• Access to a broader pool of external scientific data, intelligence and capability to enhance our science
  • Improved interactions supporting the training and career progression of FSANZ regulatory scientists
  • FSANZ has established consortia with academia and industry
  • Collaborative resolution of complex regulatory science issues drawing on the expertise and resources of academia, research organisations and industry.

FSANZ maximises our access to, and use of, external experts to provide advice on scientific issues for which we do not have the specific technical or scientific expertise in-house. These experts may be from research agencies, universities and other organisations.

Working with external experts helps to build our knowledge, improves our agility and responsiveness in an environment with shrinking resources and facilitates a greater understanding and consensus on the science underpinning our work.

At present, experts may help us by collaborating on projects, or they can be members of expert advisory groups established by FSANZ to provide advice on specific scientific issues such as allergy and food intolerance, health claims, nanotechnologies, new breeding techniques and social sciences and economics. We also have a network of FSANZ fellows to provide us with objective expert advice in a range of disciplines and to peer review our work. This program helps to develop academic links and networks, as well to identify emerging scientific risks and regulatory science issues.

Each year, we host a number of students from universities on scientific projects that help inform our work as a part of our student research program.

In addition to our usual processes, an ambitious focus of the Strategy will be to actively seek opportunities for collaboration considering model frameworks that have been employed successfully nationally and internationally. These models are aimed at fostering high quality research to solve complex regulatory problems through collaborative research partnerships involving public authorities, research centres, academia and industry. One such example that we are leading together with CSIRO and the New Zealand Food Safety Science and Research Centre is to promote the need for and work towards establishing a nationally coordinated centre for food safety research.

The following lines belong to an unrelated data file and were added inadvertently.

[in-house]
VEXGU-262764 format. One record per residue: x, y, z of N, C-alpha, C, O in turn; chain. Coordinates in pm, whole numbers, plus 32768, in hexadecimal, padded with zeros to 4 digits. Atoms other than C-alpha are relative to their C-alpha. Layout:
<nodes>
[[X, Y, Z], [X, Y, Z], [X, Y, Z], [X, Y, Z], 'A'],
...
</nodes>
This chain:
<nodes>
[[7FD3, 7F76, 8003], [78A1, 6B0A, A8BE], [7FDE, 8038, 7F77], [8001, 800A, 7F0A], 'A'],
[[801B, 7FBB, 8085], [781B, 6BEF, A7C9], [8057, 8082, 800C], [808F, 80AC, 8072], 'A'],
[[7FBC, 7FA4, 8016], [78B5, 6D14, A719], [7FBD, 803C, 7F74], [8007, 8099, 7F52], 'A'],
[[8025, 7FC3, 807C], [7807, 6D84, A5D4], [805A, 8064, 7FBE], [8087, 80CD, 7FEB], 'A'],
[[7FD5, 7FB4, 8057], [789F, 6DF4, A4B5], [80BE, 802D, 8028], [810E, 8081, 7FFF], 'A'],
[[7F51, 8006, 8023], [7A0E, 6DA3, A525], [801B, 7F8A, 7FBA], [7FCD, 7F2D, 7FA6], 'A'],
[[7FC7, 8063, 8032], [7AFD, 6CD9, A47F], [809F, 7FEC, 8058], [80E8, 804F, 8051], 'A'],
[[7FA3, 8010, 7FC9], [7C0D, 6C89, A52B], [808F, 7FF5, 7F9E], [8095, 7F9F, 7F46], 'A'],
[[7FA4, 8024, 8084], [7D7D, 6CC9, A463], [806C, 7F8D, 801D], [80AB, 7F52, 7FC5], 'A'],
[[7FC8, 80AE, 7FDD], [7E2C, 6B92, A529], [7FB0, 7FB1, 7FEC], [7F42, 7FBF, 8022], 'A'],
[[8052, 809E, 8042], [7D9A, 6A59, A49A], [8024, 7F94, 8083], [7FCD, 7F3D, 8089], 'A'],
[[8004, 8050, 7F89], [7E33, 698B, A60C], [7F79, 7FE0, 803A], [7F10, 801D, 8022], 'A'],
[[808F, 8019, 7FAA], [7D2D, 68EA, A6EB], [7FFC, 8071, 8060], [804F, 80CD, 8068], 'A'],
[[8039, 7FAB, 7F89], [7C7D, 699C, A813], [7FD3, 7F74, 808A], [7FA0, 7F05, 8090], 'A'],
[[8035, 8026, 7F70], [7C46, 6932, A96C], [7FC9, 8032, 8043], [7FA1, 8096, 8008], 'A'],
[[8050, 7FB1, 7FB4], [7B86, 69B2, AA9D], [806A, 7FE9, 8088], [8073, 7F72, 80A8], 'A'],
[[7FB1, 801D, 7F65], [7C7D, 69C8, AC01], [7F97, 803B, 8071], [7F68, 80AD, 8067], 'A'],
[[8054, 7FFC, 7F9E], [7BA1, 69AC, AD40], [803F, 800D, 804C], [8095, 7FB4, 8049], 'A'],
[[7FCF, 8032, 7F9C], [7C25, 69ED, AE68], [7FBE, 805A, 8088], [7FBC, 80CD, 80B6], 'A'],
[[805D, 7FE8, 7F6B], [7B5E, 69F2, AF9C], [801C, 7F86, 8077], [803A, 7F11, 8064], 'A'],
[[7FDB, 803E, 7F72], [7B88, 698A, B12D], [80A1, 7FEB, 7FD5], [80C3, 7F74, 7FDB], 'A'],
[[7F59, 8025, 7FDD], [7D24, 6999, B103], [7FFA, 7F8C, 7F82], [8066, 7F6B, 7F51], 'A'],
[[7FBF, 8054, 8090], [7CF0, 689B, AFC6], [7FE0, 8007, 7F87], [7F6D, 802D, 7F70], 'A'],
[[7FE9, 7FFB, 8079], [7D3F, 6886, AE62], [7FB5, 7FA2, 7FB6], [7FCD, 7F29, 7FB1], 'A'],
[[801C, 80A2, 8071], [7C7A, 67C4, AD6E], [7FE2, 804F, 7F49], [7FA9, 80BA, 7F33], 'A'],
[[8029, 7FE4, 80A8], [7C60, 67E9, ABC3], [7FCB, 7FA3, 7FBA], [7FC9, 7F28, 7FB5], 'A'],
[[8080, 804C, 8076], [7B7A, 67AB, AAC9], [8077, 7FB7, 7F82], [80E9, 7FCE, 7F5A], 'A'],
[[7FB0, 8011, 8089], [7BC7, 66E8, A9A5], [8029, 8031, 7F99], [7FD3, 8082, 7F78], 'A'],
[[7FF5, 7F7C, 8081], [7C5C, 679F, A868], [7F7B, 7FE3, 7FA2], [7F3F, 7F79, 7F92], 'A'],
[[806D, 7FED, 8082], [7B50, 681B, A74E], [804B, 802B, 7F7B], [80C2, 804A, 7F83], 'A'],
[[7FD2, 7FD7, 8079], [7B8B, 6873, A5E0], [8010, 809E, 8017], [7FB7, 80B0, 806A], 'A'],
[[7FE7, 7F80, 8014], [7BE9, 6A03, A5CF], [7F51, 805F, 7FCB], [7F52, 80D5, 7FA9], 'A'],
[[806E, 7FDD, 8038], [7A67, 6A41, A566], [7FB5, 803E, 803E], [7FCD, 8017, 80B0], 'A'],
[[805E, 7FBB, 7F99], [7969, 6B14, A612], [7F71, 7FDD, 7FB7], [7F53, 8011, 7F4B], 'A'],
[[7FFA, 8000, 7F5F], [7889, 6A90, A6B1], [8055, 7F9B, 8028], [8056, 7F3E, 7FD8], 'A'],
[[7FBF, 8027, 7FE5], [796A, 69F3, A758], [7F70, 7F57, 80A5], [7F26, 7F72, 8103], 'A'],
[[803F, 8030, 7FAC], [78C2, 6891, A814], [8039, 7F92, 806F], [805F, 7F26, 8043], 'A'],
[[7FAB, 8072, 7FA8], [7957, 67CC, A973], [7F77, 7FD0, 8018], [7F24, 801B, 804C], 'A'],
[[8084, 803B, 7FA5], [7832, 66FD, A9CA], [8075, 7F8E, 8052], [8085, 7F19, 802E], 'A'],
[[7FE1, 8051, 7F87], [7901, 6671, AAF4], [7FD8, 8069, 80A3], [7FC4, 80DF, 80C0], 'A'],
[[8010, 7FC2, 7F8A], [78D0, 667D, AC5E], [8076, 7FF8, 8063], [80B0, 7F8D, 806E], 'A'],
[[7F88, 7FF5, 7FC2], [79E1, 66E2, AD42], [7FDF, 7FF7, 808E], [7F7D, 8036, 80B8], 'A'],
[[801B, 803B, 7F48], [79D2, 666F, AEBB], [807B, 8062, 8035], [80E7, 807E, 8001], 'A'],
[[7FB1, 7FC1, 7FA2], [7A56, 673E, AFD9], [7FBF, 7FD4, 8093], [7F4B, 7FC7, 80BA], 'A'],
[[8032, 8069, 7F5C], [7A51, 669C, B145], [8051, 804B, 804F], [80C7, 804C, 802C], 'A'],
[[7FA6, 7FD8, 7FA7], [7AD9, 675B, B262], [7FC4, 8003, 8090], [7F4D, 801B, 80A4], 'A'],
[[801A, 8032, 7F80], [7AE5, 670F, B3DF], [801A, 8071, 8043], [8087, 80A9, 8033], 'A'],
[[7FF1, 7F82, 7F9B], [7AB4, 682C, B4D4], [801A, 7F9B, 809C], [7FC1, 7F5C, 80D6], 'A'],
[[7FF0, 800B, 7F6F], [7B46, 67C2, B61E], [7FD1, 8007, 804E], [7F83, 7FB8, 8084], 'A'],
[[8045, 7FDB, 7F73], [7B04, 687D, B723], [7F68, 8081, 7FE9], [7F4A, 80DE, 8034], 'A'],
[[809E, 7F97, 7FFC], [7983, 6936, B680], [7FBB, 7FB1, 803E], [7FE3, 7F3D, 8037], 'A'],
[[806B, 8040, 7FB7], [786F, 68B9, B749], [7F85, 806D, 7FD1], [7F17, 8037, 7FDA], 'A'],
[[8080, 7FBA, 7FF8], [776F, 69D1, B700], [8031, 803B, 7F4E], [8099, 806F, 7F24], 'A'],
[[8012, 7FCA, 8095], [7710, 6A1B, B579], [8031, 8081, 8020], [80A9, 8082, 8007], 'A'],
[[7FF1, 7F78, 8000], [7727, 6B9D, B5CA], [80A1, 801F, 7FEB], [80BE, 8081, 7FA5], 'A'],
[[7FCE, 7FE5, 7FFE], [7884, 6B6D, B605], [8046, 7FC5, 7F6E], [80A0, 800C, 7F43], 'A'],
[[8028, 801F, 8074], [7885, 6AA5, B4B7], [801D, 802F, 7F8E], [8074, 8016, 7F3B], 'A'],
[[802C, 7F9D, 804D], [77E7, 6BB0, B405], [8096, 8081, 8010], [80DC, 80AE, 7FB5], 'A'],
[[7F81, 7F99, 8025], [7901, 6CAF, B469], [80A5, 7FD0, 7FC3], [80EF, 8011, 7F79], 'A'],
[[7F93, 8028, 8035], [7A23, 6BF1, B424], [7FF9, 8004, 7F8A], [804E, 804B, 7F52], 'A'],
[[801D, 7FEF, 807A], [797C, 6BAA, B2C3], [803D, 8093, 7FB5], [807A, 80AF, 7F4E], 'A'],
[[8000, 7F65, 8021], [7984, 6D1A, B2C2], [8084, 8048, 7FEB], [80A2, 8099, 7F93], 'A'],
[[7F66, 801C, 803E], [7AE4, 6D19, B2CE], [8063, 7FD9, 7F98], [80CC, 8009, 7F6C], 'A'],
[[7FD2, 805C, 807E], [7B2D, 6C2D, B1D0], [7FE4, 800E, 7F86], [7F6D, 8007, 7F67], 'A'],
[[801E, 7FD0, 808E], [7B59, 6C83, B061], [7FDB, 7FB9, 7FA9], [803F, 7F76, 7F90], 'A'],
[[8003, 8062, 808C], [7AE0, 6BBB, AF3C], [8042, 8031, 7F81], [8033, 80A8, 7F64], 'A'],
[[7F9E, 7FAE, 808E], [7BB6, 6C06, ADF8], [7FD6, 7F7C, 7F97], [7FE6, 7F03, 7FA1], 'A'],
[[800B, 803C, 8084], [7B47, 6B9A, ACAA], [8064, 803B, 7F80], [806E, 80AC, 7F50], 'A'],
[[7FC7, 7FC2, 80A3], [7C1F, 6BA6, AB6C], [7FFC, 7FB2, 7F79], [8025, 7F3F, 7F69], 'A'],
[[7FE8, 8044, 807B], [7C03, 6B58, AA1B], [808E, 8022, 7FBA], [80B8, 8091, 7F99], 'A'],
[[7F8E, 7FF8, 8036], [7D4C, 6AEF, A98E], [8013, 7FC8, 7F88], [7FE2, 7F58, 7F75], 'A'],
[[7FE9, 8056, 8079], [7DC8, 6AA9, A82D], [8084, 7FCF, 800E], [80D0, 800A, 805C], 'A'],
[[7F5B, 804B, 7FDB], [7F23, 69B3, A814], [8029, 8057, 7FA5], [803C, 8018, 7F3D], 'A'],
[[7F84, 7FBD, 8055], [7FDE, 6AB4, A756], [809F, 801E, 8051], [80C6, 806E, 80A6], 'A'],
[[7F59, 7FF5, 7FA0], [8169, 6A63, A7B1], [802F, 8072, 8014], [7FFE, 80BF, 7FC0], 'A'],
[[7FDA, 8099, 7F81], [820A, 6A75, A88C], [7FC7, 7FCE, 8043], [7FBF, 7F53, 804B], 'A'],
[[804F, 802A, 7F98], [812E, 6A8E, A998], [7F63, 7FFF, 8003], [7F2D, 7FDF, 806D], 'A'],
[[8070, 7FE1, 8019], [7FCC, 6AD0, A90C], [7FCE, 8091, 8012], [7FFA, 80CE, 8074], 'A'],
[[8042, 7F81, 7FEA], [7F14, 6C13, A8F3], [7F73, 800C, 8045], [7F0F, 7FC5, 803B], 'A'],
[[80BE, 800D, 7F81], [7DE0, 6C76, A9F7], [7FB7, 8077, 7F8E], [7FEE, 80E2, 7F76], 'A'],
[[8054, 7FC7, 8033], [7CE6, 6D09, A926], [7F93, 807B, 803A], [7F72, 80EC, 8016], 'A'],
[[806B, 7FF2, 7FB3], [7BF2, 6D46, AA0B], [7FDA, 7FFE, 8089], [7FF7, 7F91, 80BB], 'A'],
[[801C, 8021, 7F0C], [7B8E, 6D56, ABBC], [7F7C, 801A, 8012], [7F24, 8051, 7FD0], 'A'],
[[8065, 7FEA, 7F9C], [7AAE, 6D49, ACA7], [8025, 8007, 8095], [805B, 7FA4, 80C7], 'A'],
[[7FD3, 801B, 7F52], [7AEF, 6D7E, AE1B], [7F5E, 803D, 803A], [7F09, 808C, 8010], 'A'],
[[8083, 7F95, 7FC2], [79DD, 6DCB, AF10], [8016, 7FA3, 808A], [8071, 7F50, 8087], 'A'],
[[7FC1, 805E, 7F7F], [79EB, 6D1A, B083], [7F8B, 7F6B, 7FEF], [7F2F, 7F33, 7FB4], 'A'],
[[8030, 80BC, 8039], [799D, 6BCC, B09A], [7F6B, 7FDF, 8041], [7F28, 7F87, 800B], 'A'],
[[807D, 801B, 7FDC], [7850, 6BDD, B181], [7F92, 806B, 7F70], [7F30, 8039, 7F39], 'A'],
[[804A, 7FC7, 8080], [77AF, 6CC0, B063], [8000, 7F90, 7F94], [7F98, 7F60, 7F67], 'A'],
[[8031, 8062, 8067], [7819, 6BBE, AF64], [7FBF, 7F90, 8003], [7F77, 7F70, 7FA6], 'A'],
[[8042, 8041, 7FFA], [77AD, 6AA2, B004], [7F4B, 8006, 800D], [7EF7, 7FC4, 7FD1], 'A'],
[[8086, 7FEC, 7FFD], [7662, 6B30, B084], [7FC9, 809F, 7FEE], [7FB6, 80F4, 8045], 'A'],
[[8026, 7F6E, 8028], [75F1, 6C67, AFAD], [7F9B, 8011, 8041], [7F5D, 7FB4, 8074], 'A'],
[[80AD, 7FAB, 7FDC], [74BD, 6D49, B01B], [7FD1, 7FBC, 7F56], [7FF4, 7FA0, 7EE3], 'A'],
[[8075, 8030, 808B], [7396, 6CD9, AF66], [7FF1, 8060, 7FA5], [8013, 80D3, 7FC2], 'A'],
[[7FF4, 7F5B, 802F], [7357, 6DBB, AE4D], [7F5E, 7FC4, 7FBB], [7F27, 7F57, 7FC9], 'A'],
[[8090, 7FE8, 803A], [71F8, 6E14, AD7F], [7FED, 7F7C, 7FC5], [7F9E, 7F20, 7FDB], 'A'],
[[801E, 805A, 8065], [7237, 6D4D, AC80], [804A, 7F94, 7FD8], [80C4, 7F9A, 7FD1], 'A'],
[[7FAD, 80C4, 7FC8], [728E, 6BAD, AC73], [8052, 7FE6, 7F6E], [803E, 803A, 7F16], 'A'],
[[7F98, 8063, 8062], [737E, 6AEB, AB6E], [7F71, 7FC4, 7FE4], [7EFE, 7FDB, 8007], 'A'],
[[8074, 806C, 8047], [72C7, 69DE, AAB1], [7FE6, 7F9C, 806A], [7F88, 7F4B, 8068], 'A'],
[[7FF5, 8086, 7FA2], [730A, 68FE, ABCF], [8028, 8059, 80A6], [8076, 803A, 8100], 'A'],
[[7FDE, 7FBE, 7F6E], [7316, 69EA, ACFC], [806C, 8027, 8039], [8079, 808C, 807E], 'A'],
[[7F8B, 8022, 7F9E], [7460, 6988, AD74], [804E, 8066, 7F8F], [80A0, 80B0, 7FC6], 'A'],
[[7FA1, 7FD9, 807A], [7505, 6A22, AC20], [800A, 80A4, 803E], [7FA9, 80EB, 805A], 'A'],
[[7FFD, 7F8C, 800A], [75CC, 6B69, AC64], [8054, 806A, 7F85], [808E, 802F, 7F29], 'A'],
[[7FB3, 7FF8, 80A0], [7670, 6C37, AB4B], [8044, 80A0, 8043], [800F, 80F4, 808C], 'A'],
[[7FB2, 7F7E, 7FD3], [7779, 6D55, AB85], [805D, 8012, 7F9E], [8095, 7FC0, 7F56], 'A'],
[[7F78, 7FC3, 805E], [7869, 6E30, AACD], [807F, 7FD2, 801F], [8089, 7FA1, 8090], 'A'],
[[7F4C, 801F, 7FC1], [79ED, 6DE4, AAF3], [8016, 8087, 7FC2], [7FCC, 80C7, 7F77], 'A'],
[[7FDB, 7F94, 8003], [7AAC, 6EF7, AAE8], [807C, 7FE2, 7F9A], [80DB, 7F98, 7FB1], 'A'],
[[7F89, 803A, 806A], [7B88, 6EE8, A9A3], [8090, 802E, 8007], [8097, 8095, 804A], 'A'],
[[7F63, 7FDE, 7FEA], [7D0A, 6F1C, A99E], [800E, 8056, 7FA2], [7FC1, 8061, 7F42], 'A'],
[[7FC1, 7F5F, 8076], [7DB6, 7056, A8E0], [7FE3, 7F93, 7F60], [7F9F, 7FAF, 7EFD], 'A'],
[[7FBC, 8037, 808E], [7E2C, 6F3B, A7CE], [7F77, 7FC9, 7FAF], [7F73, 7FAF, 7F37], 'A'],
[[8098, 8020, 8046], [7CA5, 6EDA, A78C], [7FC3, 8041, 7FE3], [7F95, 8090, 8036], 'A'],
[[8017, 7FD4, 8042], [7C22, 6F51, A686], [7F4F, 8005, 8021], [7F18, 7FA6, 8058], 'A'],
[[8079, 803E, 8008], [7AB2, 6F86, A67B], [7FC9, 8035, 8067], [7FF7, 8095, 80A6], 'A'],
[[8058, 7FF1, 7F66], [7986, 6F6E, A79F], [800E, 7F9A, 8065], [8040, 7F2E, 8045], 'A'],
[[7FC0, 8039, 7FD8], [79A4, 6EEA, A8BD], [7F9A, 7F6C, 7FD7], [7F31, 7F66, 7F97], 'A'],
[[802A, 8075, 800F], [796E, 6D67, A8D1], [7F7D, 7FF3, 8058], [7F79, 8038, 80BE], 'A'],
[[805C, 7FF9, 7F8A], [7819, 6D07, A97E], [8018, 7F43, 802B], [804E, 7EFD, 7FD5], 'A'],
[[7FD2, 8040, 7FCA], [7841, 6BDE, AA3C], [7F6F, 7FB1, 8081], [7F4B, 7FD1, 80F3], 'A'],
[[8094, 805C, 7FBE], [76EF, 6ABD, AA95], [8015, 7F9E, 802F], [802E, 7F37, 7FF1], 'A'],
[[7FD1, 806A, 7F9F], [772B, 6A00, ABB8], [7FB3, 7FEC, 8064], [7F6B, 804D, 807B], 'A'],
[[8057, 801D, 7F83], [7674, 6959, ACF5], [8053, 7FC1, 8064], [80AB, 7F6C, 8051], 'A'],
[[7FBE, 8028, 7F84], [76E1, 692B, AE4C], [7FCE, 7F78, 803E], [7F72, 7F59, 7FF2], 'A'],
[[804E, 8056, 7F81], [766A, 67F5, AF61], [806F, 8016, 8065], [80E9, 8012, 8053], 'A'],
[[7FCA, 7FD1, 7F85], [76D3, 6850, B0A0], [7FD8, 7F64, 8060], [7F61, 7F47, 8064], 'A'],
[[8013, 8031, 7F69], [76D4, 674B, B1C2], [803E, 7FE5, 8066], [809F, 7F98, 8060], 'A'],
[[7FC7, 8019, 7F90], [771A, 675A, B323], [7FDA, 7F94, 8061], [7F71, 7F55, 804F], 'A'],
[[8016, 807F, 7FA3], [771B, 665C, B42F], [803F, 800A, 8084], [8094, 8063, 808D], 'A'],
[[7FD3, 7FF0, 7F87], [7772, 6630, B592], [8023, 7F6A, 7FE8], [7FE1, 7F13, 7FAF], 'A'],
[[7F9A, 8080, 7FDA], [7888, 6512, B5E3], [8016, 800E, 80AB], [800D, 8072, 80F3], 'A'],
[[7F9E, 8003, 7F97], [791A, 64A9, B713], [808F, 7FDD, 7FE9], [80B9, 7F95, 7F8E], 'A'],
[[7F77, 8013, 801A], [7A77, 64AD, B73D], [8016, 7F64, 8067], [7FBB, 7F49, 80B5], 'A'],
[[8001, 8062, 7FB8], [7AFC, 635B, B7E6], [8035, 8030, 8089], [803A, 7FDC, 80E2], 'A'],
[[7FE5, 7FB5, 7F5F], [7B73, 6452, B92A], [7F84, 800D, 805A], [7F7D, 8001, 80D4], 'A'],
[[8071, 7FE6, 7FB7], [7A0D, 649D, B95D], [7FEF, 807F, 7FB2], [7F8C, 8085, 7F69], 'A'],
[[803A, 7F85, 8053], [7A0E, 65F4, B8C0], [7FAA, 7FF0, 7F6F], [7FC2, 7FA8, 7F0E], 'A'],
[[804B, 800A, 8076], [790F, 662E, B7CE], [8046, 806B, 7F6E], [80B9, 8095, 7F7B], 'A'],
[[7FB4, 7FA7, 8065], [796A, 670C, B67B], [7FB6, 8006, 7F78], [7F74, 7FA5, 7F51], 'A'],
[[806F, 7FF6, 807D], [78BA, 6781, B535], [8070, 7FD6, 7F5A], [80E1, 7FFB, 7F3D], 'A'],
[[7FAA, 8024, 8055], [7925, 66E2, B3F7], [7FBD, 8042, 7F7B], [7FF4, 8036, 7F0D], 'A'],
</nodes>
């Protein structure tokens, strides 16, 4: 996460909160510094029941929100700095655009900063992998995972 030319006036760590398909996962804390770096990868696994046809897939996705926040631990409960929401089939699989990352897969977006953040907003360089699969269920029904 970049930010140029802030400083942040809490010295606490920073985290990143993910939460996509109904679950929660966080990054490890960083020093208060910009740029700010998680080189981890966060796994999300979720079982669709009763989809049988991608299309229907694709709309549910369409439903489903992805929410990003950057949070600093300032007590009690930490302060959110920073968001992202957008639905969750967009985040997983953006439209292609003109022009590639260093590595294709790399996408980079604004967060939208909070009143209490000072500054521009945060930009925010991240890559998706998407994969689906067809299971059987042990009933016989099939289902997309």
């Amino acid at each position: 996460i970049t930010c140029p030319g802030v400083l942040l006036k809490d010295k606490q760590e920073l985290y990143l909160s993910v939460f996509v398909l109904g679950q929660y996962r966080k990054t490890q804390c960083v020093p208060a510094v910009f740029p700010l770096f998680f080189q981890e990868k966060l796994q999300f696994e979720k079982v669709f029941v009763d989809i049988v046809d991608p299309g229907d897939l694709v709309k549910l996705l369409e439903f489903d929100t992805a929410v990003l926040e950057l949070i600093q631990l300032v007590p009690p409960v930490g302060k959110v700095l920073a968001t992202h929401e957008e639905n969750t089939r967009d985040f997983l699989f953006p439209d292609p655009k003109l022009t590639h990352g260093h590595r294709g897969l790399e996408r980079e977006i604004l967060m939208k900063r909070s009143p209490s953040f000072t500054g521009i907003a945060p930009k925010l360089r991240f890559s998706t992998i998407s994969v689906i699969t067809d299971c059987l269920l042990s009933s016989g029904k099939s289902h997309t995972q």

Other sources of information such as that provided by industry can also increase our awareness of emerging scientific risks and trends and comprise an important additional source of analytical data. In particular, these data can support our activities in nutrition science, chemical safety and microbiology.

Actions to achieve this objective:

  • Deepen our partner relationships, including those with academia, industry and research organisations to share scientific knowledge, advice and information.
  • Seek opportunities and explore model frameworks to engage academia, research organisations and industry to resolve regulatory science issues to a mutual benefit.

Objective 5 – Communicate our science clearly and simply

Key outcomes for this objective:

  • Our science communication, including risk assessment reports, meet the needs and is understood by our stakeholders
  • Increased transparency in our scientific assessments including clear communication of uncertainty

The information available to consumers on food safety and nutrition is growing rapidly. We live in a data-rich, opinion-rich environment and society and consumers today have rising expectations for information about food. Technological changes and the growth in internet use have led to a proliferation of information available to consumers, and consumers are now looking to who they can trust.

We need to ensure our science is communicated in a meaningful way and meets the increasing expectations of our stakeholders. Scientific and technical information can be complicated and confusing, and it is a constant challenge to provide information that meets the needs of both the scientific and non-scientific community and builds confidence in the safety of the food supply.

To address these changes, we will consider how we communicate our science to meet the needs of all of our stakeholders, in particular how we describe uncertainty in our risk assessments and what assumptions have been made. Another focus will be the utility and capabilities of new multimedia tools to disseminate information that is easy to understand for scientists and non-scientists alike.

Actions to achieve this objective

  • Deliver current and relevant scientific information on our website using modern tools that clearly explain our science[1] and communicates uncertainty, under our Communications and Stakeholder Engagement Strategy.
  • Increase our engagement in educating and training our stakeholders about our science.

[1] Example available on the FSANZ website at: http://www.foodstandards.gov.au/consumer/chemicals/Pages/default.aspx


Return to top